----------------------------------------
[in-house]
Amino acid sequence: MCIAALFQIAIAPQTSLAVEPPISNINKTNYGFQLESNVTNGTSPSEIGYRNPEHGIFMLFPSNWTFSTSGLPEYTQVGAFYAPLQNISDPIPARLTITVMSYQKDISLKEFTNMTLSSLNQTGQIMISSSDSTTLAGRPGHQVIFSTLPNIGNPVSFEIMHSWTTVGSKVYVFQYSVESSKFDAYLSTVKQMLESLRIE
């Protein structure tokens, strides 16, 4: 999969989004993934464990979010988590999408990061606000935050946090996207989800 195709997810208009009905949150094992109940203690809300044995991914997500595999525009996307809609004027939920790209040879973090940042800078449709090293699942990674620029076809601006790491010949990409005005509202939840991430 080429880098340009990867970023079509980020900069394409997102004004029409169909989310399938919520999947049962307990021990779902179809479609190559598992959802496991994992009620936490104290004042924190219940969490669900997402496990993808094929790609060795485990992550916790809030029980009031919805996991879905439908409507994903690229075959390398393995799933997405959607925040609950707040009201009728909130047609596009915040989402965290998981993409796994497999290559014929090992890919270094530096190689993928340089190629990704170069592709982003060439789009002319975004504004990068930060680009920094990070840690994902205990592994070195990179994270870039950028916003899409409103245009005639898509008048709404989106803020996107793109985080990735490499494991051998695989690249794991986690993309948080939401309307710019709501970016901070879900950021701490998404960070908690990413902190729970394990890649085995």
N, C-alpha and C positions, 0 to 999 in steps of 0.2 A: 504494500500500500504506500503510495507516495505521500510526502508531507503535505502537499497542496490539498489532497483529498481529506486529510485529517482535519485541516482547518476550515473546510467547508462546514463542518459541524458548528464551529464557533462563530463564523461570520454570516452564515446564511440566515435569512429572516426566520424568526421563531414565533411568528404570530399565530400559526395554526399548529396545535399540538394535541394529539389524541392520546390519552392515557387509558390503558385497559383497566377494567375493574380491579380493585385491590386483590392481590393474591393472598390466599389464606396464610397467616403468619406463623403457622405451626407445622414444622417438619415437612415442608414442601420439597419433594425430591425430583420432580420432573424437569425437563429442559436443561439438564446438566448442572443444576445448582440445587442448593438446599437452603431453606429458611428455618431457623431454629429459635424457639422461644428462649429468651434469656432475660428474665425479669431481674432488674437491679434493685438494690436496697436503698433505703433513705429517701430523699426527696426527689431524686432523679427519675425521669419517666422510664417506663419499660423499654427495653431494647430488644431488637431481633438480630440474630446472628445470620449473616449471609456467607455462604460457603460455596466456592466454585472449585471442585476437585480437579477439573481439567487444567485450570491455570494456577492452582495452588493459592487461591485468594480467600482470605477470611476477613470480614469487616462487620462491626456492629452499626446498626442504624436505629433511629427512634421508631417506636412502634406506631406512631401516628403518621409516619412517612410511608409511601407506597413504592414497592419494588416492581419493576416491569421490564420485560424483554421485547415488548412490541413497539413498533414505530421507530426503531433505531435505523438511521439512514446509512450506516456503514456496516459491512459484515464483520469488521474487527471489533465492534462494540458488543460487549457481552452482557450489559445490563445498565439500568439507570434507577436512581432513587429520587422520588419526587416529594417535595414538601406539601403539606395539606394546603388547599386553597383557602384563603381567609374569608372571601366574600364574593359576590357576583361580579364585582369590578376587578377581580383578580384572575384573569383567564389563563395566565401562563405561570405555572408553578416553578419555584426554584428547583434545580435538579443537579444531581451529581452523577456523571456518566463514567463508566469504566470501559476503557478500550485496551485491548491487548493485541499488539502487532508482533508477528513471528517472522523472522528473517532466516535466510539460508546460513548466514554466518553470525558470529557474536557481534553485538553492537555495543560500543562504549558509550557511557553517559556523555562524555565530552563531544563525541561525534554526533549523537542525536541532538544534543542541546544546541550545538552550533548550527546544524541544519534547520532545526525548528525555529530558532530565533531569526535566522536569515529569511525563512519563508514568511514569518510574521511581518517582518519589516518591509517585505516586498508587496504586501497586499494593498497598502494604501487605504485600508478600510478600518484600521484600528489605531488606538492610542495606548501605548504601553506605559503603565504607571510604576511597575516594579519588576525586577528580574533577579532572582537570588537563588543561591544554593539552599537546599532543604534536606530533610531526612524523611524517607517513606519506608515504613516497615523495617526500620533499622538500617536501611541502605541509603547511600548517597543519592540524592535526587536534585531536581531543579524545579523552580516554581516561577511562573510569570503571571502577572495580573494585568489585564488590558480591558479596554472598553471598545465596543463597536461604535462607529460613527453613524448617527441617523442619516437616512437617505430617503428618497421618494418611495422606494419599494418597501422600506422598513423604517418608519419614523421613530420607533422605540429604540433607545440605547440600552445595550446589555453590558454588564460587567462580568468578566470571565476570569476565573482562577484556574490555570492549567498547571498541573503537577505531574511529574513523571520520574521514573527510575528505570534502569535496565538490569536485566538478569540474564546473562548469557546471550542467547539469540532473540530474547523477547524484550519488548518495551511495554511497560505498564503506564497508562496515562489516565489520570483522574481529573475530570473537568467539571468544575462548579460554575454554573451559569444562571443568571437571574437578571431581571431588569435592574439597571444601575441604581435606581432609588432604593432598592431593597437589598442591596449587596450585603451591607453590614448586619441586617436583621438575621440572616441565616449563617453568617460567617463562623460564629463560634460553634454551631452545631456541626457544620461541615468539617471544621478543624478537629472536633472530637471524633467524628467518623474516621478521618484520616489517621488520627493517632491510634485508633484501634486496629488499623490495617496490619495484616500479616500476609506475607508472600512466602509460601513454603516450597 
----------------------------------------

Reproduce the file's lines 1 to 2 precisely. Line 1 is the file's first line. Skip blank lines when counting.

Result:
[in-house]
Amino acid sequence: MCIAALFQIAIAPQTSLAVEPPISNINKTNYGFQLESNVTNGTSPSEIGYRNPEHGIFMLFPSNWTFSTSGLPEYTQVGAFYAPLQNISDPIPARLTITVMSYQKDISLKEFTNMTLSSLNQTGQIMISSSDSTTLAGRPGHQVIFSTLPNIGNPVSFEIMHSWTTVGSKVYVFQYSVESSKFDAYLSTVKQMLESLRIE